I have my Bachelor's degree in Elementary Education and I have one year of teaching experience as a substitute teacher. I enjoy working with children, and my goal is to be a positive influence in student's lives and encourage them academically. As a teacher, It's hard to fulfill this goal with a classroom full of 25+ students and be able to reach each one of them. I prefer tutoring because it's more personal and much easier to build a relationship with students. Some subjects I tutor are Reading, Literature, Phonics, Writing, Essay Editing, Grammar, Public Speaking, and Elementary Math. My most favorite area to tutor is organization. I have experience working with students from Kindergarten through fifth grade and also some college students, but I am willing to work with anyone in between. During my free time, I enjoy baking, singing, hiking (or just being outside), zumba, and watching movies.
Undergraduate Degree: Shepherd University - Bachelors, Elementary Education K-6
Singing, reading, watching movies, spending time with my husband, decorating
What is your teaching philosophy?
I believe that every student has the capacity to learn. If a student is making every effort to improve in a subject, with minimal progress, this is where I can make a difference. I can use their motivation to take them from where they are, to where they want to be academically.
What might you do in a typical first session with a student?
Most of the session will be a "get to know you" time of interaction. I want to gain insight into the student's strengths and weaknesses, passions and frustrations. Together, we will set short term and long-term goals for the student to accomplish. We would also discuss expectations for me as the tutor, as well as expectations for the student.
How can you help a student become an independent learner?
Instead of giving the student an answer, I would ask them questions to help get them to the answer on their own. This will eventually teach them to ask questions on their own to help them get to the answer.
How would you help a student stay motivated?
Students stay motivated if they are interested. Everyone has hobbies and interests, so finding something they enjoy and incorporating it into learning will help keep a student motivated.
If a student has difficulty learning a skill or concept, what would you do?
Take a short "brain break" to distract the mind and then come back to the skill or concept. I would also consider finding other methods of teaching the skill or concept.
How do you help students who are struggling with reading comprehension?
This is an area I actually struggled in for a while. I would start by having the student read short passages and answer questions about it after reading the passage. Over time, I would make the passages longer to improve comprehension. Another method I would consider using is reading the questions first, and then going back to read the passage.
What strategies have you found to be most successful when you start to work with a student?
There has to be a balance of praise for their accomplishments. If I don't acknowledge their successes, they will feel like they aren't progressing. However, if I praise too much, it won't mean anything to them if they hear "good job" after everything they do. They won't know when they're really doing a good job or not. The balance depends on the student. A student with low self-esteem will probably need more encouragement than a student who is confident. Another strategy I use is finding a way to connect with the student. The student will engage more with the tutor if they have some sort of commonality other than the subject being tutored.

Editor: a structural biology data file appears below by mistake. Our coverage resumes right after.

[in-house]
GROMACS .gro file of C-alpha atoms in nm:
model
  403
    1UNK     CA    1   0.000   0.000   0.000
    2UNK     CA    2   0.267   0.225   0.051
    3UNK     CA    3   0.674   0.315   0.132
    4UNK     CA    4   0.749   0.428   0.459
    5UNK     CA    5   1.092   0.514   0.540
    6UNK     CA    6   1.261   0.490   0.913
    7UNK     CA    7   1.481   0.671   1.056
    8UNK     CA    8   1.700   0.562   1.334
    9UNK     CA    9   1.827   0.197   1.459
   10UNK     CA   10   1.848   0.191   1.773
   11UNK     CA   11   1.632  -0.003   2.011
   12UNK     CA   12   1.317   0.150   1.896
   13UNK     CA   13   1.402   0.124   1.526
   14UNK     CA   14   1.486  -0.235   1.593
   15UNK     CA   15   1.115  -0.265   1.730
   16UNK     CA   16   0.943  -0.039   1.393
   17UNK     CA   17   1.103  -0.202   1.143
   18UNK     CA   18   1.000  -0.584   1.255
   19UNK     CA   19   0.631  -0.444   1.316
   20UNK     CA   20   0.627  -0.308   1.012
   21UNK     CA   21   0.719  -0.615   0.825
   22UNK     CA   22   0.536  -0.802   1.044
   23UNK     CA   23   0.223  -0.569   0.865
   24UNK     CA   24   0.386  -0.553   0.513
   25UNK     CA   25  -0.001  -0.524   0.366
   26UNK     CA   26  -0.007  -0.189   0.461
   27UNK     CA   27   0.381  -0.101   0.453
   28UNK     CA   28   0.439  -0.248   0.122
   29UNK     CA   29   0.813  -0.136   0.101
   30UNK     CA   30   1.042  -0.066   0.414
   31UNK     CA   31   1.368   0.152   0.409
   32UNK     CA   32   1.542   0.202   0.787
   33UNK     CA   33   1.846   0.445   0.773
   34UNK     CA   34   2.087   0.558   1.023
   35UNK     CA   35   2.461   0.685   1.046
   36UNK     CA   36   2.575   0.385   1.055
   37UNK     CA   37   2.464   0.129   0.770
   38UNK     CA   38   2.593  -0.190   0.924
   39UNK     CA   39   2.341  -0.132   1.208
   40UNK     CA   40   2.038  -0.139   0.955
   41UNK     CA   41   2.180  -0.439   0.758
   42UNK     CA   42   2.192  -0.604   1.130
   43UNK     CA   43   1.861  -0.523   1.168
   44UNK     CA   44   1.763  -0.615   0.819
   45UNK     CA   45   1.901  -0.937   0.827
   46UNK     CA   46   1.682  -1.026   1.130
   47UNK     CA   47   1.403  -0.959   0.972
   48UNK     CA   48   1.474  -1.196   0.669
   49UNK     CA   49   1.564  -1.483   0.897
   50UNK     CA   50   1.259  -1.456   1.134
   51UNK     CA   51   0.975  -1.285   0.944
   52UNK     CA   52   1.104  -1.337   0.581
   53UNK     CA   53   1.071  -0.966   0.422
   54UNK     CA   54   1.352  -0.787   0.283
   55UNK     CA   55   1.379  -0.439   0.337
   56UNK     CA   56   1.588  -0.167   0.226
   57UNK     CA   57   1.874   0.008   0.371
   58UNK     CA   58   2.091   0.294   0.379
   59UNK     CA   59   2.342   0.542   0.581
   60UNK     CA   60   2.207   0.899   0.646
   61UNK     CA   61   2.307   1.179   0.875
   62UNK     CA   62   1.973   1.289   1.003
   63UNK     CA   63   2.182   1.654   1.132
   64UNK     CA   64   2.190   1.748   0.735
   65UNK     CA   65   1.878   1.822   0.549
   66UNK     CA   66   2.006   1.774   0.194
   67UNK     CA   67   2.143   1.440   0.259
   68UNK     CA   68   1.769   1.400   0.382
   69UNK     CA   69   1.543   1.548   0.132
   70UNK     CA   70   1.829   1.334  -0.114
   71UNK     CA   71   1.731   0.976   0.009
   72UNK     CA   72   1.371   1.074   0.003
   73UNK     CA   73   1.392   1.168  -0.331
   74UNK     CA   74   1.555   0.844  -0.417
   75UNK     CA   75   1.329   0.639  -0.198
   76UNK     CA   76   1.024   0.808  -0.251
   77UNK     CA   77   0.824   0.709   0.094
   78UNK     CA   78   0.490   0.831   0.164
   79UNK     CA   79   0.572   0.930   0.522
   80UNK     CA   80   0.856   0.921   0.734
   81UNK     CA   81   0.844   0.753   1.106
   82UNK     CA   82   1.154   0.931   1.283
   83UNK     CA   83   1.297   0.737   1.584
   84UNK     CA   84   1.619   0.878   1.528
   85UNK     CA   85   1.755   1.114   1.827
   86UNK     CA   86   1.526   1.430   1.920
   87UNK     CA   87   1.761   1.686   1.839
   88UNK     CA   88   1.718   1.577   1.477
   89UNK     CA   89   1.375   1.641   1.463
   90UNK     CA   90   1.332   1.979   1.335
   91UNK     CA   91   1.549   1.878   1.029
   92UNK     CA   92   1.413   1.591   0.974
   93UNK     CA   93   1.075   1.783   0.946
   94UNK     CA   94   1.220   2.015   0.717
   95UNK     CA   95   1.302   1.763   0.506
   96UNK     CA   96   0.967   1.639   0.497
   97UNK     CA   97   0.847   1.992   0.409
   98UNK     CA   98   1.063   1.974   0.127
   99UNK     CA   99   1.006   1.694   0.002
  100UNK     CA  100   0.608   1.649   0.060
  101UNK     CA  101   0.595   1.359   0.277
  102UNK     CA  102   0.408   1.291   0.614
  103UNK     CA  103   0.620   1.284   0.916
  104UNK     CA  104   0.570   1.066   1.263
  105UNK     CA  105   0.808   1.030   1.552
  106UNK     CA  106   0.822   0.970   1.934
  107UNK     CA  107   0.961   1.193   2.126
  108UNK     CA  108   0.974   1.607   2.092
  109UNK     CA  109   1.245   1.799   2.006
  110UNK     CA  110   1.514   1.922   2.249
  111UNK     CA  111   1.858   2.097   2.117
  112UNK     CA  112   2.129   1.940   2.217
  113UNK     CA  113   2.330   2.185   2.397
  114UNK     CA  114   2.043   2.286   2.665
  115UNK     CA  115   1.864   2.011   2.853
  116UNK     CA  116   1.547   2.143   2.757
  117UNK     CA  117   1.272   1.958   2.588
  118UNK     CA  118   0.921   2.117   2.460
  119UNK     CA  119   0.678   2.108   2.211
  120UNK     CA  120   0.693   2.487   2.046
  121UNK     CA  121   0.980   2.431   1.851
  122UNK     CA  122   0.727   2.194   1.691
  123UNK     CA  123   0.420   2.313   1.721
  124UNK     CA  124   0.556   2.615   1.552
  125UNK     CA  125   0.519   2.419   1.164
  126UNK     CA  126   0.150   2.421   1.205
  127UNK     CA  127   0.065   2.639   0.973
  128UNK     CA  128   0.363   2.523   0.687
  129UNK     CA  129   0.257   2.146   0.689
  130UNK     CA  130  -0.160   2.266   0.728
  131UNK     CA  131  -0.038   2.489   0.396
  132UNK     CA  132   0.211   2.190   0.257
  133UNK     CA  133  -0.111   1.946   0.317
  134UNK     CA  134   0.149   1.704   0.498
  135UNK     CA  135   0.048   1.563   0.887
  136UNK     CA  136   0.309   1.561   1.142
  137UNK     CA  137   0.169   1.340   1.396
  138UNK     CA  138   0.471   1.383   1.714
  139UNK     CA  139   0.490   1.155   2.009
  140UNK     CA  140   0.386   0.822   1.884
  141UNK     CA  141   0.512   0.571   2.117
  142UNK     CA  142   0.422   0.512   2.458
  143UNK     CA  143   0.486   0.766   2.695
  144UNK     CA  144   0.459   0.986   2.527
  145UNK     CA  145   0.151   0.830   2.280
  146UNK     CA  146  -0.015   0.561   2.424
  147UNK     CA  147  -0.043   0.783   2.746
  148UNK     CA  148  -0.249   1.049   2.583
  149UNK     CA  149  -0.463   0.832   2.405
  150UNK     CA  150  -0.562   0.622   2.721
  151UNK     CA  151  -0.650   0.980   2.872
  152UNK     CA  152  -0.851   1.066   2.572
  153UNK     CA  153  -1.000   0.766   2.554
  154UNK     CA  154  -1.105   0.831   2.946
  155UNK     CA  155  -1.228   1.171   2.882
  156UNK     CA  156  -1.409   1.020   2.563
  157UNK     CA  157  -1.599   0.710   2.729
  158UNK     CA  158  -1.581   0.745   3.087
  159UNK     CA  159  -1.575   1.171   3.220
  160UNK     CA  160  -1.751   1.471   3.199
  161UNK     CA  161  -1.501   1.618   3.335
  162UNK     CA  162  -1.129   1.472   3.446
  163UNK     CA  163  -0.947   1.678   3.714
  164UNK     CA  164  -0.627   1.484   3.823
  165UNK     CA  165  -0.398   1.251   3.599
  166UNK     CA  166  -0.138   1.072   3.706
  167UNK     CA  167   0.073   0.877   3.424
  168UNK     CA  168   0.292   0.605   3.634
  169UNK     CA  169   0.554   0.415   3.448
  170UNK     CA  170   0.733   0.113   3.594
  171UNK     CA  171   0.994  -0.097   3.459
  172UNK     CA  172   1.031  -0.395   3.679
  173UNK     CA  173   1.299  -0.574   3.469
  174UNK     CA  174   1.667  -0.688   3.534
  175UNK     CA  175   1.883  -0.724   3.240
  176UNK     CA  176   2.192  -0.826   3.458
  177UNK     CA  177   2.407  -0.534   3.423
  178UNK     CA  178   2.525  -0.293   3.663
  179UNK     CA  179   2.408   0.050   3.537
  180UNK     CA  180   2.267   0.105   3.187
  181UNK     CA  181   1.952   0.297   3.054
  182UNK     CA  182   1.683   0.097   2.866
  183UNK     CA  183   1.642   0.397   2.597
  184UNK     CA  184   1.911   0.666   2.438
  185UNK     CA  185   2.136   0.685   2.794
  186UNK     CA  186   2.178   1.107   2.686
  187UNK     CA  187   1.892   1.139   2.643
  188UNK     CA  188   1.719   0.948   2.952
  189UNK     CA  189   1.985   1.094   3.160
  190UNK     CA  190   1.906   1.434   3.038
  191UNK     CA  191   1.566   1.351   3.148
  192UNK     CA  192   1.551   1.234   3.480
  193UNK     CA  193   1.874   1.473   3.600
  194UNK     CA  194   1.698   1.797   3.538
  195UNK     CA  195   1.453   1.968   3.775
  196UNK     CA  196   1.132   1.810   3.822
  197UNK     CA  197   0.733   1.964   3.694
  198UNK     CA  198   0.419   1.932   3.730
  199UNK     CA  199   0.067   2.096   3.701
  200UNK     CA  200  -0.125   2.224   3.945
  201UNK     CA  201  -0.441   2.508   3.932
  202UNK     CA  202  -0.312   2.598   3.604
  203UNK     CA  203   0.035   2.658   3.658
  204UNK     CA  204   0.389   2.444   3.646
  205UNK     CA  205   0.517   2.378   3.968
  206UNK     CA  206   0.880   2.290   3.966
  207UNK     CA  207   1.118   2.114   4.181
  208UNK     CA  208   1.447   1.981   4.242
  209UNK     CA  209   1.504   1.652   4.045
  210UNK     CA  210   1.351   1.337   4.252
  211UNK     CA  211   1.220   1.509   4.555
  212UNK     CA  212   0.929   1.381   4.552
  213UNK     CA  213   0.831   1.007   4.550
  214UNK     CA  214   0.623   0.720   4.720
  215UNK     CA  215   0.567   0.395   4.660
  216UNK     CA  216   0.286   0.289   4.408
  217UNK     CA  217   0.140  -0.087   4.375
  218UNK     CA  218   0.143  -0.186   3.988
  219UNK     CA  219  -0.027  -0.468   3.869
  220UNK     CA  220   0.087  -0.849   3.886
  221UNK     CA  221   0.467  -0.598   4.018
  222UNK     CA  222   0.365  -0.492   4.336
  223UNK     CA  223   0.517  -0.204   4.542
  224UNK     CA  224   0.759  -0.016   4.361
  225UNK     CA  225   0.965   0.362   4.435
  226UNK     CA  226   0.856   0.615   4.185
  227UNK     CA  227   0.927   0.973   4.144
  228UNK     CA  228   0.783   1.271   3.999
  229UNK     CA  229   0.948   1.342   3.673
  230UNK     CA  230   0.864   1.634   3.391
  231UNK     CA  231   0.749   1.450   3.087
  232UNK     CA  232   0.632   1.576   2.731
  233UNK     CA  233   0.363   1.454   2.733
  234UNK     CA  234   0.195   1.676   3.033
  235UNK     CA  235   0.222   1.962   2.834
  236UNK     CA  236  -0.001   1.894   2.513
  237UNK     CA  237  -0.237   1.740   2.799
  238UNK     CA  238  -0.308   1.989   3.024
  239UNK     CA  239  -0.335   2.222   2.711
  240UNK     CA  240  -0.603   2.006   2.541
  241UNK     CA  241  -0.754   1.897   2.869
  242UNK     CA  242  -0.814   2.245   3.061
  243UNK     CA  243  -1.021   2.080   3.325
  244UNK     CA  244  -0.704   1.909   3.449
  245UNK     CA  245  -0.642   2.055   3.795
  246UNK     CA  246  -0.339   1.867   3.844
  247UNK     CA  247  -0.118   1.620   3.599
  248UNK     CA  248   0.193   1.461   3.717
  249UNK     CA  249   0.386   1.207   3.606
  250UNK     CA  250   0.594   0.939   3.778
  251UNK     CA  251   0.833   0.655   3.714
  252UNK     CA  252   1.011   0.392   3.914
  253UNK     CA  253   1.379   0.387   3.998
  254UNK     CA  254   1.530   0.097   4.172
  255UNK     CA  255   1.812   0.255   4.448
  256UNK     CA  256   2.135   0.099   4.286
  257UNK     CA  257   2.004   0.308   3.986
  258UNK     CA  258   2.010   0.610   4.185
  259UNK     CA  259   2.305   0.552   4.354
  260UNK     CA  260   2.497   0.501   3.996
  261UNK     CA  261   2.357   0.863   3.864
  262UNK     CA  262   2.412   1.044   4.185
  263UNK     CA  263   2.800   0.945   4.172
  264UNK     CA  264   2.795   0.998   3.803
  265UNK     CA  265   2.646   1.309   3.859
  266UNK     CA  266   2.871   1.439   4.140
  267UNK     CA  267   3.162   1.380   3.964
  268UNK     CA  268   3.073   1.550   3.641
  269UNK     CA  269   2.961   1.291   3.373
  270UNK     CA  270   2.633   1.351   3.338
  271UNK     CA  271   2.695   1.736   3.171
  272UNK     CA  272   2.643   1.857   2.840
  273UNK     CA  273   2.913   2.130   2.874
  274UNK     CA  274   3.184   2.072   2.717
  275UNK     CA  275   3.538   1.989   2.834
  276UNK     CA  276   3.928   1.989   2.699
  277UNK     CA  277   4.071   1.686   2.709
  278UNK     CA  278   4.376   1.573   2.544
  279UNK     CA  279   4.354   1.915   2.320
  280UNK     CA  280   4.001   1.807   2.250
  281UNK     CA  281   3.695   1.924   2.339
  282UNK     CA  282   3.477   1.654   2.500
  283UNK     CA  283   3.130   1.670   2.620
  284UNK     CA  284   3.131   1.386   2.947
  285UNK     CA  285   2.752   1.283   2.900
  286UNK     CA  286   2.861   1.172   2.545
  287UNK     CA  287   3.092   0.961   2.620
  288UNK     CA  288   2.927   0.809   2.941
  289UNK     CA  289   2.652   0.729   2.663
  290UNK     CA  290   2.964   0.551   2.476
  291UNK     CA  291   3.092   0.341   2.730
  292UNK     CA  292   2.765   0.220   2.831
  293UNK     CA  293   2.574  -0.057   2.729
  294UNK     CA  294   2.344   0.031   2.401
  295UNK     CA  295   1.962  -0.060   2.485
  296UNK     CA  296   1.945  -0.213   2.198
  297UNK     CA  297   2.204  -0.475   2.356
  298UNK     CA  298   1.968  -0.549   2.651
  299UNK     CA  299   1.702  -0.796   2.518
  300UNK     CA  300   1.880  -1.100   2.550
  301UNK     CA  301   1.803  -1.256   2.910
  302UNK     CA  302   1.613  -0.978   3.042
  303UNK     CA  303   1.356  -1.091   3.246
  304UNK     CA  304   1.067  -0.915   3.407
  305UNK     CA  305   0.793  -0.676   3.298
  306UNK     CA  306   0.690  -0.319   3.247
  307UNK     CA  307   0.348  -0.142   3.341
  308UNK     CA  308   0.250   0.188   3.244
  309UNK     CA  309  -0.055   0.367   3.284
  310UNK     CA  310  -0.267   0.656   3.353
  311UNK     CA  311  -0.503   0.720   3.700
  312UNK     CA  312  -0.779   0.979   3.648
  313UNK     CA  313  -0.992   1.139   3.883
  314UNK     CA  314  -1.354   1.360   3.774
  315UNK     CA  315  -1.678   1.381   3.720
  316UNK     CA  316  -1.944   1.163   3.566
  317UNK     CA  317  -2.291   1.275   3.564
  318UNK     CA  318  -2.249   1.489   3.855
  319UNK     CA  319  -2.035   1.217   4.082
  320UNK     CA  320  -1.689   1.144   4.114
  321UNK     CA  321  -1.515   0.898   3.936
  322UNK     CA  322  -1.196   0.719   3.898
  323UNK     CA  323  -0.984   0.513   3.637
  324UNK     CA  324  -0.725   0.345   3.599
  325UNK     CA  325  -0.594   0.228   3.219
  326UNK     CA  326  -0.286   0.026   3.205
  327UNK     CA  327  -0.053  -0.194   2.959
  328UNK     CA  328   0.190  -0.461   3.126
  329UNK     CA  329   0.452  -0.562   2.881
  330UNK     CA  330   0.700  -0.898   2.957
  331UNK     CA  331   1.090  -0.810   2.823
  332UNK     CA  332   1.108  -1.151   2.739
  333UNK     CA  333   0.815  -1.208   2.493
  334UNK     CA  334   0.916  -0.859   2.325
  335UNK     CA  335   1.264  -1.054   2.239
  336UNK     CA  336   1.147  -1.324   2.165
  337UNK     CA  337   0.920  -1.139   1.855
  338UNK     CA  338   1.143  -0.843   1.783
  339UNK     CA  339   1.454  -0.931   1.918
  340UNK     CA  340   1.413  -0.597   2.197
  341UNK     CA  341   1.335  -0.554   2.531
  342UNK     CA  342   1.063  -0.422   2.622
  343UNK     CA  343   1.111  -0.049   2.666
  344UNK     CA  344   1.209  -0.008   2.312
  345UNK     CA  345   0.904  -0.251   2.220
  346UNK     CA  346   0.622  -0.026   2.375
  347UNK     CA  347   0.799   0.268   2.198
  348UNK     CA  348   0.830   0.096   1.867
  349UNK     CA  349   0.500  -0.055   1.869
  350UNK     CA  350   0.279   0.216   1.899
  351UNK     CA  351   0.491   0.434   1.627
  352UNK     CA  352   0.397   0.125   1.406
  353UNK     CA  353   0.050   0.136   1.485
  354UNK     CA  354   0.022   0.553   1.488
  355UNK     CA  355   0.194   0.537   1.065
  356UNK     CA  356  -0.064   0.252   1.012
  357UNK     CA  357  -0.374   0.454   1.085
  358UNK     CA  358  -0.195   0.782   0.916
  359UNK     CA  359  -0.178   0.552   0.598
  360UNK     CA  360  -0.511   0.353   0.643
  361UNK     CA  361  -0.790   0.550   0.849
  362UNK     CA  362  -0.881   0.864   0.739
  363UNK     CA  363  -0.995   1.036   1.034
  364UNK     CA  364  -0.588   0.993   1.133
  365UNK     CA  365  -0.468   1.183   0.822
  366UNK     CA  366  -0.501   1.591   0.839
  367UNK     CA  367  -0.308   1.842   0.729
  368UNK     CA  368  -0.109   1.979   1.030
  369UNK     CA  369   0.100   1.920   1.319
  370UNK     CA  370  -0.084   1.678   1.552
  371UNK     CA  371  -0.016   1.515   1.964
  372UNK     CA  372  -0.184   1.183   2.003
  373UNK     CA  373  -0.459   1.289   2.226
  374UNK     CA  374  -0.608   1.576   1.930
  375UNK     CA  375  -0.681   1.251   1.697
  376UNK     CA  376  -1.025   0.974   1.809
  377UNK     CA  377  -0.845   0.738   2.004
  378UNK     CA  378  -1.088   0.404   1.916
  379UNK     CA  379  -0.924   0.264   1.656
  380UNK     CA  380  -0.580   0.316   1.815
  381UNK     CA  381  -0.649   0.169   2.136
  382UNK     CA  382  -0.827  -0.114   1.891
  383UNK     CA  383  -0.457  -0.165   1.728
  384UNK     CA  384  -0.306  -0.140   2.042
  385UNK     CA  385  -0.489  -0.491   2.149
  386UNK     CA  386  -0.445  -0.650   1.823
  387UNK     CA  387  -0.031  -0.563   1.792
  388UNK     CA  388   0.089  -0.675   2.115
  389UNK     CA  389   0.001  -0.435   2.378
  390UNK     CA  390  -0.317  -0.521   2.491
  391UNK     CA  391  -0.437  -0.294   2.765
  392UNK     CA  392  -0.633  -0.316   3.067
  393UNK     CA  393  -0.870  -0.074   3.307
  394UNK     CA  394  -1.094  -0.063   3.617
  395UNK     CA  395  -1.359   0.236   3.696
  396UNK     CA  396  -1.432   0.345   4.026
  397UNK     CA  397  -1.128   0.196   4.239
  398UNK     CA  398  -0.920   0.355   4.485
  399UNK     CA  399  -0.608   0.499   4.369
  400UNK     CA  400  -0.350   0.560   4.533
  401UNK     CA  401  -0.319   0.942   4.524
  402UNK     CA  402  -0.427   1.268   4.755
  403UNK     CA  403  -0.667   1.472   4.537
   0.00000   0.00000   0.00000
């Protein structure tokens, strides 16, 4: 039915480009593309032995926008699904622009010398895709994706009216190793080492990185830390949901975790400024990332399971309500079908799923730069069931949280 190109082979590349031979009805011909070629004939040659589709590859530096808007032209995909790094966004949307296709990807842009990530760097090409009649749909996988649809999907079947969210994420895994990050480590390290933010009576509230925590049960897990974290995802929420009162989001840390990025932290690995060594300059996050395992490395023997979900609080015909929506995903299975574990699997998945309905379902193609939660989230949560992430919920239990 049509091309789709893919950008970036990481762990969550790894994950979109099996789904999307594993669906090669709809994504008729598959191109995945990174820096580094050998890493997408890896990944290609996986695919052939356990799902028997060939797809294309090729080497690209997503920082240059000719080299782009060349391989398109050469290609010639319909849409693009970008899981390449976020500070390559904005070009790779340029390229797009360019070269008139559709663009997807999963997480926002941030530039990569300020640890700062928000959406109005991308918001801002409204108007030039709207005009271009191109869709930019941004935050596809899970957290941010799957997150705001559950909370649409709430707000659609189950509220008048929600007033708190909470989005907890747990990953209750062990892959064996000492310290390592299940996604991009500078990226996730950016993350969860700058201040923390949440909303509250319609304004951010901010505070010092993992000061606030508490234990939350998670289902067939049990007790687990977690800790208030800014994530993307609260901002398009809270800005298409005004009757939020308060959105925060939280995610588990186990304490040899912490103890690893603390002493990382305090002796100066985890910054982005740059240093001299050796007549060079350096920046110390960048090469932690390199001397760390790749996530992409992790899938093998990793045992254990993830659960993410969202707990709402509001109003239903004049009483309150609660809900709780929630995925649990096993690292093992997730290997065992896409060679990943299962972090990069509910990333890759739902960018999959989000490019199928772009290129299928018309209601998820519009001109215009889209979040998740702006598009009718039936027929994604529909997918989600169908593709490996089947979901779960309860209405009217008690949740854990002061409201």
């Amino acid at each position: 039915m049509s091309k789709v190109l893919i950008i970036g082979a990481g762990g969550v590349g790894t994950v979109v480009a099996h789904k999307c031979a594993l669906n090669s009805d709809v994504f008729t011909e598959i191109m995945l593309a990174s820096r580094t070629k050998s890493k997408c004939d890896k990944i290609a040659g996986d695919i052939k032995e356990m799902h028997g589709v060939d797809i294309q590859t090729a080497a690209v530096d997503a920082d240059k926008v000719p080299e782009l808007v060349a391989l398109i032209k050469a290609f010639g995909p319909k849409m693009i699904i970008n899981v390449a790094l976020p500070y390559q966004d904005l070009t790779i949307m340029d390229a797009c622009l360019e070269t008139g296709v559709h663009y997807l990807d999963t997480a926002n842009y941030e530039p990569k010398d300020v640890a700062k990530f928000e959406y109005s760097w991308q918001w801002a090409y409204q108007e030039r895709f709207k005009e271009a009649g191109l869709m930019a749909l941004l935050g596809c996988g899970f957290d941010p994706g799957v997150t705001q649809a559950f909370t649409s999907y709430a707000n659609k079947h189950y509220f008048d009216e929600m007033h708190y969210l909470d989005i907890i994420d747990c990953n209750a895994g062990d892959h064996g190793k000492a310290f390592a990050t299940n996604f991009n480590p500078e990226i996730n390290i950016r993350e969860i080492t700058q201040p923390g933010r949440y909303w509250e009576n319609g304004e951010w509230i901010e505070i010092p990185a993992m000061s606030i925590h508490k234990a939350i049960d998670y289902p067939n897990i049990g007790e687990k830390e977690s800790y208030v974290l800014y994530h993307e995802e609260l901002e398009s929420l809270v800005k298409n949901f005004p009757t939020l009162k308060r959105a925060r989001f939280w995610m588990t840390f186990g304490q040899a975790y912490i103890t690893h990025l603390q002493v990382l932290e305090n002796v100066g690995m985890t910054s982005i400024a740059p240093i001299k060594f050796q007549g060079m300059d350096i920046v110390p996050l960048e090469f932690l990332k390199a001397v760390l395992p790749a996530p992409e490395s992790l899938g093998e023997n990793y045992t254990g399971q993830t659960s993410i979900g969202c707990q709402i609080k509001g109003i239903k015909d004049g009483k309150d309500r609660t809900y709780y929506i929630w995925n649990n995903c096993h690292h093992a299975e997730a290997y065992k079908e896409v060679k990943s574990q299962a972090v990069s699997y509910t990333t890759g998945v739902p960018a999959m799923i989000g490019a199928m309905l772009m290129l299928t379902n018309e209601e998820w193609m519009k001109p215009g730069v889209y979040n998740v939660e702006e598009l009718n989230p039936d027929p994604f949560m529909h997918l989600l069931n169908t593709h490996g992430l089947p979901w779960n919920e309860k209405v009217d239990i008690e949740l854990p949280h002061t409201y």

How would you help a student get excited/engaged with a subject that they are struggling in?
I would make the subject relatable to the student. If they are struggling in reading, I would choose a text that incorporates something they enjoy, such as football. Even if the student despises reading, they are much more likely to get engaged if they're reading about football rather than poetry.
What techniques would you use to be sure that a student understands the material?
A technique I have used in the past is switching roles and having the student act as the tutor. It's true that if you can teach someone else a concept, you have truly mastered it yourself. Assessments are another means to evaluate a student's understanding of material and can be given in a variety of ways. The most common way is a multiple choice paper and pencil test. You can also evaluate the student's knowledge by verbally asking questions so they can explain it in their own words. They could create a game out of the material or display an example of their knowledge (essay, report, presentation, demonstration, etc.)
How do you build a student's confidence in a subject?
Using math as an example, I would start out with concepts they already understand and focus on perfecting those in the beginning of tutoring. Once I feel they have mastered those concepts is when we move on to the next set of concepts. Since math commonly builds upon itself, it is critical to have a solid base of foundational knowledge in which to build upon.
How do you evaluate a student's needs?
I would start by assessing the information I already have about the student. Their profile may contain some goals or areas that need a little extra attention. This is the ideal place to begin. The first tutoring session is the main time I use to evaluate a student's needs. I usually ask a lot of questions. I make it a point to ask them what they would like to improve or if they have any goals or expectations for the sessions. During subsequent tutoring sessions, I typically pick up on other skills or areas that also need to be addressed in tutoring.